The newly elected government countered with a plan that seemed savvy and charitable, at least in theory. Prime Minister Ibrahim al-Jaafari, a Shiite, and President Jalal Talabani, a Kurd, announced that they'd hand key Cabinet positions to their disenchanted Sunni Arab countrymen. But the question became: Which Sunnis?
There were token Sunnis in the United Iraqi Alliance, the mostly Shiite vehicle to power for al-Jaafari and his allies. There were some wealthy Sunnis aligned with the secular ticket led by Allawi. There were militant Sunnis from the Muslim Scholars Association, which often is portrayed as the political front for the insurgency. There were revered tribal leaders and American-friendly provincial governors. There were a few smart, independent Sunnis who'd been on the fringes of the London opposition during the reign of Saddam's Baath Party.
"We in the United Iraqi Alliance feel we did what we promised our Sunni Arab brothers: to let them contribute in the political process," said Ali al-Dabagh, a legislator and spokesman for the alliance. "The truth is, we were dealing with discordant political and clerical groups. Trying to satisfy everybody is not an easy task."
Then an even more formidable Sunni group emerged. It comprised Islamist clerics and secular former Baathists uniting as the Iraqi National Dialogue Council. Unlike the other groups, these Sunnis boasted street credibility and valuable inroads into the nationalist, Iraqi-led resistance movement. If included in the government, Shiite leaders gambled, these men could rein in the homegrown insurgency, allowing U.S. and Iraqi forces to concentrate on the deadlier, al-Qaida-backed movement.
But they had to work fast because Iraqi—and the Bush administration's—patience was wearing thin. Several weeks after the elections, al-Jaafari and the Dialogue Council began intense negotiations. The council offered candidate after candidate, only to have each rejected by Shiites and Kurds who objected to the potential ministers' past affiliation with the Baath Party. The talks deadlocked, leaving vacancies in al-Jaafari's Cabinet a full three months after Iraqis risked their lives to vote.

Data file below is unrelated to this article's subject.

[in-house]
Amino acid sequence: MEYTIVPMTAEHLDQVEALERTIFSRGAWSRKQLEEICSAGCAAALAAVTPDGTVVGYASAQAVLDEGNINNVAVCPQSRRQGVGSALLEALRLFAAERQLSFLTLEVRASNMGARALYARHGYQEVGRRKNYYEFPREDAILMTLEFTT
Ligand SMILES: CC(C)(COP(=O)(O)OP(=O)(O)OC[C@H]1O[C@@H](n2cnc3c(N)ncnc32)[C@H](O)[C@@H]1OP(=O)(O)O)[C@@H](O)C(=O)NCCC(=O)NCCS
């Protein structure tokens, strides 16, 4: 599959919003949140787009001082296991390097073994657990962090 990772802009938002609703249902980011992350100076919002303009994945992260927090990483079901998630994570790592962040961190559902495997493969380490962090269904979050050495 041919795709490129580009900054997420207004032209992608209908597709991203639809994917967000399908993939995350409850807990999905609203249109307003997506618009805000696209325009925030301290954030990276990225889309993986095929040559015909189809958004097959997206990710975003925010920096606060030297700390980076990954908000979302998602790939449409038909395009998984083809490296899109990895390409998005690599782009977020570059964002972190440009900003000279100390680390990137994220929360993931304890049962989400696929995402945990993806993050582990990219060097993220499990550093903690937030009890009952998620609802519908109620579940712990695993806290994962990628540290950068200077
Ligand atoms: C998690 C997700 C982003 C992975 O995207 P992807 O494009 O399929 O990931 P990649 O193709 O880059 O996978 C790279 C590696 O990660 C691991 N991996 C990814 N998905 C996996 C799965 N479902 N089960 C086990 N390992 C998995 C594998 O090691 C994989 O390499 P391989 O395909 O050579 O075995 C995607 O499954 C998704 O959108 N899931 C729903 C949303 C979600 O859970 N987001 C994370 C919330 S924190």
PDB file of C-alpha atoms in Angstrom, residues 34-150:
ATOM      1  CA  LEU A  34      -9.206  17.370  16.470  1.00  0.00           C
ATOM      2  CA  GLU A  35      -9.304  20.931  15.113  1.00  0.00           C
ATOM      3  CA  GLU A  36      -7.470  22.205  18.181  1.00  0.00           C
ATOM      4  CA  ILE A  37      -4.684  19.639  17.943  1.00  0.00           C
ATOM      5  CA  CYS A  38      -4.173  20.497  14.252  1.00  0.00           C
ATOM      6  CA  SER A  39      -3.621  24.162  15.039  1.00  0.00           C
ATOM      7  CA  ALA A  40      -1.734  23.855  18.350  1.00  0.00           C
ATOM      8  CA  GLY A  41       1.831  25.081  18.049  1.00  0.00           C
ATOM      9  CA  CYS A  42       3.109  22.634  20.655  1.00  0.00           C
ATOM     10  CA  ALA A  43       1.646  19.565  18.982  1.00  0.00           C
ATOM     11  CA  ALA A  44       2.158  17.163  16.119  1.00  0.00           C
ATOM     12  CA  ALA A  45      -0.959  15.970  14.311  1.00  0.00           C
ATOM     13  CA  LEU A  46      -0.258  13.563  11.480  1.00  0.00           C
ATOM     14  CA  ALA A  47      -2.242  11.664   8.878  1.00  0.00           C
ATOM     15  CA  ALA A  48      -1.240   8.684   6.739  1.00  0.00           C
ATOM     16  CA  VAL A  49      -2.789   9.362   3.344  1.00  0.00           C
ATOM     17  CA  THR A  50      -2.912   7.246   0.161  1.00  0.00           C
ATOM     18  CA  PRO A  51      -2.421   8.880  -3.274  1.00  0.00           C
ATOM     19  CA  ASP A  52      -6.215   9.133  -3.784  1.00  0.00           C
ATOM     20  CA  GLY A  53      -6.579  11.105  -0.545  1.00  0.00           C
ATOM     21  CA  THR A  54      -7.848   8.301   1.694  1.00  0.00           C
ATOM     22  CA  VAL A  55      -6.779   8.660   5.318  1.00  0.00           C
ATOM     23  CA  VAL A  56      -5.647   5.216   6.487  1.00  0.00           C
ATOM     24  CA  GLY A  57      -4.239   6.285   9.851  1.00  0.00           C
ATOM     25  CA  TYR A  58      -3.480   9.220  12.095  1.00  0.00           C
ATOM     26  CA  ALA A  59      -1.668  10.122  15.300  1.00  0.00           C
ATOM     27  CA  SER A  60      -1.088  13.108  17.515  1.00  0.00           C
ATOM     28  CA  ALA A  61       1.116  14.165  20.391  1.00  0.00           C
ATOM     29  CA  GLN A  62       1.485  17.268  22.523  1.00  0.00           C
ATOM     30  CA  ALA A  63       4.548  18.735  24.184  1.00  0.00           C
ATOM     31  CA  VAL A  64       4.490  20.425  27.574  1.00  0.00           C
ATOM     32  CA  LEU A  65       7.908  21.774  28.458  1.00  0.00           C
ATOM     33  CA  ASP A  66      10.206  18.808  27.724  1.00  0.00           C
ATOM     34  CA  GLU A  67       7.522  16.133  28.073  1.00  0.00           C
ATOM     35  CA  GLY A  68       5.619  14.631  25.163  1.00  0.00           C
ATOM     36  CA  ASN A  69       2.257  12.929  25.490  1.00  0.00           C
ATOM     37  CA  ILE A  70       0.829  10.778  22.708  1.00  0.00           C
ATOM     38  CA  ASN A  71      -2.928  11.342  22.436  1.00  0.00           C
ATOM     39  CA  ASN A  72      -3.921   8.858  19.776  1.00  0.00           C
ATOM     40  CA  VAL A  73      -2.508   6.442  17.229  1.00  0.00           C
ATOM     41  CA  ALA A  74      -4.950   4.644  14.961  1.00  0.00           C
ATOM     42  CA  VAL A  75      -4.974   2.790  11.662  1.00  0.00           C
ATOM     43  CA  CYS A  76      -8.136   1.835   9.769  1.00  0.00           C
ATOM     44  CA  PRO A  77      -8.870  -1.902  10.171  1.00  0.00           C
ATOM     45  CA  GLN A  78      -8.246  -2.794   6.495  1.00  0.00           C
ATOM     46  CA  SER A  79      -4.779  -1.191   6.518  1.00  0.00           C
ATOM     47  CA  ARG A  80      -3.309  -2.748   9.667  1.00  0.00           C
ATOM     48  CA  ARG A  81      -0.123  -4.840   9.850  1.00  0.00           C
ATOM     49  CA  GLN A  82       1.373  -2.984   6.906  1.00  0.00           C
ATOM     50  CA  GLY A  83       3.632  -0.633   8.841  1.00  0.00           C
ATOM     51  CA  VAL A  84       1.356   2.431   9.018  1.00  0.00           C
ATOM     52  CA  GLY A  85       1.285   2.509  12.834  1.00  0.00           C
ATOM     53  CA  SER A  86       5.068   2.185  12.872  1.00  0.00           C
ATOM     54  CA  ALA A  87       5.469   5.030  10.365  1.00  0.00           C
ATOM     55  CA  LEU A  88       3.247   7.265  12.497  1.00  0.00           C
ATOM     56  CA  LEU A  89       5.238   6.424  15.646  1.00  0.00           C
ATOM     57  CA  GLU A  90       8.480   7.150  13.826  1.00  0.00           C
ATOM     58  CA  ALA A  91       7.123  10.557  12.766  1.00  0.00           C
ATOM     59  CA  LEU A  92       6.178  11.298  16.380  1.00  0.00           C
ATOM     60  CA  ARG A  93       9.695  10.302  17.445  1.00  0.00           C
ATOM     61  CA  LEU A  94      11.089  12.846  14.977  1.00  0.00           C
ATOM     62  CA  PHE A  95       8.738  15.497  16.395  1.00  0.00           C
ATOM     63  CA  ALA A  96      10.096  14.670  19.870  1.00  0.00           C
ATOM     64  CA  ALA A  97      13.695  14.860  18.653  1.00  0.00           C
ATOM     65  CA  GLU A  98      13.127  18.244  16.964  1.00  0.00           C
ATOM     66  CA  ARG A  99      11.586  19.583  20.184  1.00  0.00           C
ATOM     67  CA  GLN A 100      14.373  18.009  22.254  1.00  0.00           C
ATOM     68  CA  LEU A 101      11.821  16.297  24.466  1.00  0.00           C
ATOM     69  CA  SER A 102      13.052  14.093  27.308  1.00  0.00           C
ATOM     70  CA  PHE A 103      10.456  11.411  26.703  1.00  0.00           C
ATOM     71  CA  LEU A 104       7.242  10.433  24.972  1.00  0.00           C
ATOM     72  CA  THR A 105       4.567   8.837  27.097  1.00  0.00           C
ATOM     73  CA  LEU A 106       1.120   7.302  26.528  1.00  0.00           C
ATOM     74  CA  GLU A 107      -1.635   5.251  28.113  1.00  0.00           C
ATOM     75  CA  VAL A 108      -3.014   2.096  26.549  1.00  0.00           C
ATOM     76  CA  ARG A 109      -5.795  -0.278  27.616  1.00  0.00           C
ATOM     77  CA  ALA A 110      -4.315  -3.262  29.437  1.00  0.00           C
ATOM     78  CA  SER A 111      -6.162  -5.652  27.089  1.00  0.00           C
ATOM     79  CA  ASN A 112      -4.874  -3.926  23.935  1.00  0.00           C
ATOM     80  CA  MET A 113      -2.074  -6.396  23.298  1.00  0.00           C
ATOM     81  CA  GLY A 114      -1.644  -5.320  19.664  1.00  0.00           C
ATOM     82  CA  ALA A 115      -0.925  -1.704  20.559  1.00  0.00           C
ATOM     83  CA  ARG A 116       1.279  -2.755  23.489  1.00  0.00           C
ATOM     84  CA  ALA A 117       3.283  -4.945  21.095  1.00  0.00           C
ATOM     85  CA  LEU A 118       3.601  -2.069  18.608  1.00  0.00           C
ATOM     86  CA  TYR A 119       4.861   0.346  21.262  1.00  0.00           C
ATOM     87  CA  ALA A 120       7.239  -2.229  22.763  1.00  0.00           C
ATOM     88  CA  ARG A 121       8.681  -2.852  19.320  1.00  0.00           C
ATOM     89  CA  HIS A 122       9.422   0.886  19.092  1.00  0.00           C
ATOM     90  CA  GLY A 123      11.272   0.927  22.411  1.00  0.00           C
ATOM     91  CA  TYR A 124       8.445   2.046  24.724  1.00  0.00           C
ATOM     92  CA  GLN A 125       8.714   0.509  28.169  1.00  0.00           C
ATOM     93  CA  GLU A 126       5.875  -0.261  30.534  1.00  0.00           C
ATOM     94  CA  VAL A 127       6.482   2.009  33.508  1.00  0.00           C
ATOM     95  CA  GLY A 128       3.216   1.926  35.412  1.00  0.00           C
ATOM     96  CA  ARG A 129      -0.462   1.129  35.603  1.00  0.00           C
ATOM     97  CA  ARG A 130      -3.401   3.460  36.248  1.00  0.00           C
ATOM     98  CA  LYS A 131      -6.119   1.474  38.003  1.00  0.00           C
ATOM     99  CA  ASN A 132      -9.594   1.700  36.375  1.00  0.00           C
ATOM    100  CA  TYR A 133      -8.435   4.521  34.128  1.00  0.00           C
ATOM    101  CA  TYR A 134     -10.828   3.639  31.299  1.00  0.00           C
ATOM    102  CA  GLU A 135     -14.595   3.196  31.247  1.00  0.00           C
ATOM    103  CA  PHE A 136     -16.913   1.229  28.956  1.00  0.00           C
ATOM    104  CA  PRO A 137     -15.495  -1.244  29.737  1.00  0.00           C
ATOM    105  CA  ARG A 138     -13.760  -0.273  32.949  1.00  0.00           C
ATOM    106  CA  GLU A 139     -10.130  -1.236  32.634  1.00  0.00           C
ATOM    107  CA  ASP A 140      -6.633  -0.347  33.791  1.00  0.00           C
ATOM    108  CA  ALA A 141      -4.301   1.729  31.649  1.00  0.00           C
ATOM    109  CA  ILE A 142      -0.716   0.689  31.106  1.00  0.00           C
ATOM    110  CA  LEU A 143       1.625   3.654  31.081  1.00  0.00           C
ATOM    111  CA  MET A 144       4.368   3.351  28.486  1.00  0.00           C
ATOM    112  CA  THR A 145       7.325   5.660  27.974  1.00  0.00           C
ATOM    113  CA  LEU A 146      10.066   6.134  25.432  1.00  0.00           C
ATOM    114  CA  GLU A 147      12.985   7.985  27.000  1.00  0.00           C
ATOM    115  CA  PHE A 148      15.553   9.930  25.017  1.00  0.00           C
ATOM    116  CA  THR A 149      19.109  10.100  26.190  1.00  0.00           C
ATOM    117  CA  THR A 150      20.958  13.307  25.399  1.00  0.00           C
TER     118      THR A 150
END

"There's no doubt that the true national Iraqi resistance will be inflamed if the Sunnis are marginalized and oppressed," said Fakhri al-Qaisi of the Dialogue Council. "This is the resistance that, without any foreign influence, will help to liberate Iraq (from American occupation) and to support and strengthen its people."
The day after the Dialogue Council's negotiations ended, insurgents launched a rampage of car bombings that were among the bloodiest post-election attacks. Now, a week after al-Jaafari finally furnished his Cabinet with Sunni politicians—none from the Dialogue Council—the bombings continue and sectarian violence has erupted on college campuses, in religious schools, across farmlands and in marketplaces.
The American military has pinned its departure from Iraq on how long it takes to build a viable Iraqi security force. That will take years, politicians have said, but not nearly as long as it could take for Iraq to recover from an identity crisis that, left unchecked, could lead to civil war. Many Sunnis as well as Shiites hope the next elections, slated for December, will better represent Iraqis and lead to power-sharing that could help heal the divisions.
"There is a race for time between political parties and terrorists," said Haider Musawi of the Iraqi National Congress, a secular party led by former exile Ahmad Chalabi. "While the parties are trying to reconcile and reach an agreement among themselves, terrorists are trying to escalate the situation among the different factions in Iraqi society, targeting all of us: the Sunnis, the Shiites and the Kurds."
(Knight Ridder Newspapers special correspondents Yasser Salihee, Shatha al Awsy, Mohammed al Awsy, Alaa Majeed and Huda Ahmed contributed to this report.)